At a congressional hearing on Thursday, FBI Director Robert Mueller said the Bureau was through with training sessions that equated “mainstream” Muslims with terrorists — and besides, briefings like those were mere “isolated incidents.” But Mueller’s description of the extent of the training doesn’t square with a large body of evidence that Danger Room has reported.
“This was an unusual, very unusual occasion,” Mueller told Rep. Jan Schakowsky during a hearing of the House intelligence committee. “In this particular instance, the individual gave the training. Reports of what had been in that training came up from the students. And we took action to assure that that inappropriate, offensive content was not provided to others. There have been other instances that may include what would be perceived as offensive content. We have undertaken a review from top to bottom of our counterterrorism training.”
It’s apparently true that FBI intelligence analyst William Gawthrop — who conducted the counterterrorism training Mueller apparently referred to — only held a particular three-day seminar at the FBI training academy on one occasion. But the FBI did not “take action to assure that that inappropriate offensive content was not provided to others.” At least, they didn’t do so in a timely manner. Two months later, Gawthrop gave a similar briefing to a New York City partnership between the FBI and private business. In that one, he analogized Islam to the Death Star and claimed al-Qaida was “irrelevant” compared to the broader threat of Islam itself.
And while that style of training may not have been he norm at the Bureau, it wasn’t all that an “unusual circumstance,” as Mueller put it.
The FBI’s library at Quantico — not a public lending library, but a private one designed to help agents close cases — hosts books by numerous anti-Islam authors, months after the FBI promised Danger Room similar material had been purged. Several different anti-Islam lecturers have briefed FBI field offices over the years. A 2006 FBI intelligence assessment lists increased religious fervor among Muslims as a potential indicator of terrorism. The FBI’s internal Internet hosted “subject matter expert” webpages that claimed Muslims incline toward committing “genocide” against non-Muslims. Or it did until Danger Room started running its series on counterterrorism training — after which that material abruptly disappeared.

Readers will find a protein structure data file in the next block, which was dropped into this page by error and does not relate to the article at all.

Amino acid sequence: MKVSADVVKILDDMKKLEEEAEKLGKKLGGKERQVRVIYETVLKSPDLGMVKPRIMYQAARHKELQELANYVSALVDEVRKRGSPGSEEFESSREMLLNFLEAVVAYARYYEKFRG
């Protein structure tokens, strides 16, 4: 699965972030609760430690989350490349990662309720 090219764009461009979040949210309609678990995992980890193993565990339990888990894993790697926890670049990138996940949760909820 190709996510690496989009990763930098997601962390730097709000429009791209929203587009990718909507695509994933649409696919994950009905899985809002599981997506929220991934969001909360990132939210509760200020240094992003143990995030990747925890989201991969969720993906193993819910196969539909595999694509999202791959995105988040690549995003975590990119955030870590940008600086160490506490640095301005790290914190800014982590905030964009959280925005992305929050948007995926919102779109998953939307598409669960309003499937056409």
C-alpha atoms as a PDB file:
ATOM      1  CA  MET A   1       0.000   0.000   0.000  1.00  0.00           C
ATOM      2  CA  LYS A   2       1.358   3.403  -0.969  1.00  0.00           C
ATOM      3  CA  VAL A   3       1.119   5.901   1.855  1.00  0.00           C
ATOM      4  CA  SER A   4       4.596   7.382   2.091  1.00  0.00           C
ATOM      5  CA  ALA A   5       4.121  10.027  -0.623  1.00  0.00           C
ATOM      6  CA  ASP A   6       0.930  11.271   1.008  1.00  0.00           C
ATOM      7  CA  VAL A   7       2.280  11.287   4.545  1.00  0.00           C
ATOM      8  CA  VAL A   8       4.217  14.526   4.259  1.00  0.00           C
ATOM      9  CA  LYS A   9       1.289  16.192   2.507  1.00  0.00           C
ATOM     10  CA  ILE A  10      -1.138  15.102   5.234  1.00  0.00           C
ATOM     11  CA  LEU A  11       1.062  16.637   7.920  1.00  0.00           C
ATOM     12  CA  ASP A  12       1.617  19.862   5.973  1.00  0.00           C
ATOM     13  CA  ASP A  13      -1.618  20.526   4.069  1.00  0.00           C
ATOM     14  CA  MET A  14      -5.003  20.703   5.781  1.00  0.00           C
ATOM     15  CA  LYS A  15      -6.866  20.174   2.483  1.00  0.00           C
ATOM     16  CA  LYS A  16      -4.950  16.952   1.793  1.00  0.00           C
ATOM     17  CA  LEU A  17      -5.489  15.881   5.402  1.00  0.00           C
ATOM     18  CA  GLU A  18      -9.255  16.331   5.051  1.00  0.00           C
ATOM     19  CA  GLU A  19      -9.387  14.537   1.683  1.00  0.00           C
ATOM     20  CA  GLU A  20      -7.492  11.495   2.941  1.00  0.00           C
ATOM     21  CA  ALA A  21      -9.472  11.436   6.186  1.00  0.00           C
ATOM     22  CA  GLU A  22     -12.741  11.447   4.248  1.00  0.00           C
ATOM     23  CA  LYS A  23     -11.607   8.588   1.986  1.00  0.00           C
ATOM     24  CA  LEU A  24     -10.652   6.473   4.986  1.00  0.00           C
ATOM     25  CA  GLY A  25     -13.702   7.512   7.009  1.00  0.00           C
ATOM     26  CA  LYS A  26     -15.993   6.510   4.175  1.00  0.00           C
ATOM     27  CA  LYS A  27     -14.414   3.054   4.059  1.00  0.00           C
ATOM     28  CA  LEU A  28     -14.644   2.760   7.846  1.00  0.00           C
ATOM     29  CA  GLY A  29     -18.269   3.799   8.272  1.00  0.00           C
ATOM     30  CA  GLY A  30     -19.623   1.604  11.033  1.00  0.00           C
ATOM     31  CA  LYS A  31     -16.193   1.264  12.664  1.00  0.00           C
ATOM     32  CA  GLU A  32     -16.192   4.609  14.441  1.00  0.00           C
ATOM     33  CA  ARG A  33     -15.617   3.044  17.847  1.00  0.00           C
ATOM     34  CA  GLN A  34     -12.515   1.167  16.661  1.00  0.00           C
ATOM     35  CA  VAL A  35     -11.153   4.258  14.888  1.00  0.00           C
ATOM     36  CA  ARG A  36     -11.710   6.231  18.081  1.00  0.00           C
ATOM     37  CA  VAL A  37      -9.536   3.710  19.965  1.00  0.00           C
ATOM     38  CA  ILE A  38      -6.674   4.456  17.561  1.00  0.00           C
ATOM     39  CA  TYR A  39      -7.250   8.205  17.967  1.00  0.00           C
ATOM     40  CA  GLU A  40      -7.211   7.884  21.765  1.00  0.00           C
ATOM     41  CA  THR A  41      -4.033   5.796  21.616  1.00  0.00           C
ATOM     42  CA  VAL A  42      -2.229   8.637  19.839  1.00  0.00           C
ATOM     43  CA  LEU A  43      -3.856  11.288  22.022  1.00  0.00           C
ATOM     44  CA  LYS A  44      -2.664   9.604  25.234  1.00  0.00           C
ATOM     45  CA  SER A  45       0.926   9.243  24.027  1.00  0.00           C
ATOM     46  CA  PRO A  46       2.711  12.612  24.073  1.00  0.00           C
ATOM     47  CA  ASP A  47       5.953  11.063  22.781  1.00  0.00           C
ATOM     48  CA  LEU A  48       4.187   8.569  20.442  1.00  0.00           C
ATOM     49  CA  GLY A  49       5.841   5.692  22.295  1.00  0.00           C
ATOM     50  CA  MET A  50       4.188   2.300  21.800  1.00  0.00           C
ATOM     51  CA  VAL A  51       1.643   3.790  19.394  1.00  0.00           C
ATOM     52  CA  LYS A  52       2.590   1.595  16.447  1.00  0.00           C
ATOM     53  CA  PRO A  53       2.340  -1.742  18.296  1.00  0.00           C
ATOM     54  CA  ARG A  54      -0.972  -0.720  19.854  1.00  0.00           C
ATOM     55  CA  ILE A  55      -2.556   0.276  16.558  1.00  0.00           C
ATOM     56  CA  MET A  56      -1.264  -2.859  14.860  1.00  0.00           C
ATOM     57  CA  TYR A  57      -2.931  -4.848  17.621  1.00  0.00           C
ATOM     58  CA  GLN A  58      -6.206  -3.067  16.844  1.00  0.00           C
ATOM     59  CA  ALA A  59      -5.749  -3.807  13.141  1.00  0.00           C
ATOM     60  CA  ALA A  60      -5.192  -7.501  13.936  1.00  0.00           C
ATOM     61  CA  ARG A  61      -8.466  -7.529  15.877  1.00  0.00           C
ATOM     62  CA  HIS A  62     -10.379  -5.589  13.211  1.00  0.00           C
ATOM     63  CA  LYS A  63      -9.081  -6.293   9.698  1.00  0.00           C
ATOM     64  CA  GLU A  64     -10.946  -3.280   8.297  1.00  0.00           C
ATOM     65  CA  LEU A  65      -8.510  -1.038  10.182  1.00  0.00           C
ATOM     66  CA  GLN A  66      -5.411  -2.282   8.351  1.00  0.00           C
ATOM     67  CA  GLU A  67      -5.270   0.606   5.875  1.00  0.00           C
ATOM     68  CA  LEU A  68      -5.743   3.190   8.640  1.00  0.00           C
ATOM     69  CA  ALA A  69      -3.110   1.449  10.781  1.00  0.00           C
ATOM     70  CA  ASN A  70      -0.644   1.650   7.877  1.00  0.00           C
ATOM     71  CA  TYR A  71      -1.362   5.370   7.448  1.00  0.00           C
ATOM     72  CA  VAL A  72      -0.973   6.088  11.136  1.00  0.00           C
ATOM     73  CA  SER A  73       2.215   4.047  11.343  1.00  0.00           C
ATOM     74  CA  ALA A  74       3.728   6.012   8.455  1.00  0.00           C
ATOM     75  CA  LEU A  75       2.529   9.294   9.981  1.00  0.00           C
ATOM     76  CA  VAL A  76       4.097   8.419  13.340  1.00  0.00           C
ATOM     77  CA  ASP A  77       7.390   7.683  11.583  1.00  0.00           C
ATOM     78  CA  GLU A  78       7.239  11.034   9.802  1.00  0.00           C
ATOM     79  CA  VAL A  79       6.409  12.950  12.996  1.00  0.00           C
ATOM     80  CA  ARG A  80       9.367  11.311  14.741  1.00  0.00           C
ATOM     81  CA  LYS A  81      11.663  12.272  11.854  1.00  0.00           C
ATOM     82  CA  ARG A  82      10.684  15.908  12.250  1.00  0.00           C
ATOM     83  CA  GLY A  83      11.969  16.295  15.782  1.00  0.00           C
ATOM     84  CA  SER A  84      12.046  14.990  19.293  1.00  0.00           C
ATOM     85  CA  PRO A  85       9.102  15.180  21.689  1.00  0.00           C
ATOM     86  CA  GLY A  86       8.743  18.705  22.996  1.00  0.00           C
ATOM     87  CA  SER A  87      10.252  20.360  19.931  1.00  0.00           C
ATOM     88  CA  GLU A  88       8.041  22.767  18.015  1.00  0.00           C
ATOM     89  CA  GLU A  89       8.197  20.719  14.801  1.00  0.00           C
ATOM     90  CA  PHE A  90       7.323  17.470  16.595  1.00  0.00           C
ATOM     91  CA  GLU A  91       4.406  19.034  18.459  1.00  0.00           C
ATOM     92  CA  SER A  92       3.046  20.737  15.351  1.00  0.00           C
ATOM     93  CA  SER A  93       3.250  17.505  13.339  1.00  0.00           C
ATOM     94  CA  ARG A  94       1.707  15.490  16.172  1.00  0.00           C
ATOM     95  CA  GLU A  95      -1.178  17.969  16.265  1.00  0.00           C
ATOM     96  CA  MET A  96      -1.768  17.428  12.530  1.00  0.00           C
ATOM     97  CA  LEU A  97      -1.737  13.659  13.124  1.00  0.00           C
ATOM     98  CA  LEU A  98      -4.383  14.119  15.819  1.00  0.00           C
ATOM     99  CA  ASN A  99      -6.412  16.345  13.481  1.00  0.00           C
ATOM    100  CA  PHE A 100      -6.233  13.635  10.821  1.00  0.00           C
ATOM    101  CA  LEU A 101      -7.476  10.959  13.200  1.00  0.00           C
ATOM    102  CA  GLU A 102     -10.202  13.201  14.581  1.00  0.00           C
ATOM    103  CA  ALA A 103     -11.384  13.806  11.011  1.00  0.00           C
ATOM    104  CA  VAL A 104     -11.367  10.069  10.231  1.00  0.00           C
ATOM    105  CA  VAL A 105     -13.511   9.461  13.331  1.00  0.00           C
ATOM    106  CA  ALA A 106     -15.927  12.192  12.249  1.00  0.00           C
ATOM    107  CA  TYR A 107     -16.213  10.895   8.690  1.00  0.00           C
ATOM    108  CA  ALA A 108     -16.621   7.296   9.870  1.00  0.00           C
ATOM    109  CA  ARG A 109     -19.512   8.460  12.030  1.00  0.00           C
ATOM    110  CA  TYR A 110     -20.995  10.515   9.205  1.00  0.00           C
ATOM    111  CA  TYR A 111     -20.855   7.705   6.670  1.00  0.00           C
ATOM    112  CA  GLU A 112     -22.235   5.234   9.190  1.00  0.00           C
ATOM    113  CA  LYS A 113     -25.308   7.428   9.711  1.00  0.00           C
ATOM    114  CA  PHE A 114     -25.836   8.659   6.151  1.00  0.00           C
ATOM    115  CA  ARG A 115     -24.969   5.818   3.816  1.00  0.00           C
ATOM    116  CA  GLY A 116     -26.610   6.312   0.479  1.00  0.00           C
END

And it’s also misleading for Mueller to suggest that the FBI began its scrub of the training unprompted, after “students” informed their superiors that Gawthrop’s lecture was inappropriate. The review only happened after Danger Room published story after story on the training, and puncturing the FBI’s line that it only happened once. After a week of those stories, the FBI announced it would review its counterterrorism pedagogy — although the anti-Islam training had festered for months and, in some cases, even years.
Mueller pledged that the bureau’s review of counterterrorism training would put the “isolated incidents” behind it. But downplaying the extent of its permeation raises questions about the review’s thoroughness. And Mueller, who characterized the briefings as “offensive,” suggested that he was also seized by the opposite concern — that the review might provide too deep of a scrub for FBI training.
“We have an obligation to try to identify future threats to the United States,” Mueller said. “It should not be based on religion. It should not be based on religious characteristics. But nonetheless, we have an obligation to identify those particular characteristics that might give us a warning as to a person who will undertake an attack against the United States.”
H/T to Ryan J. Reilly of TPM.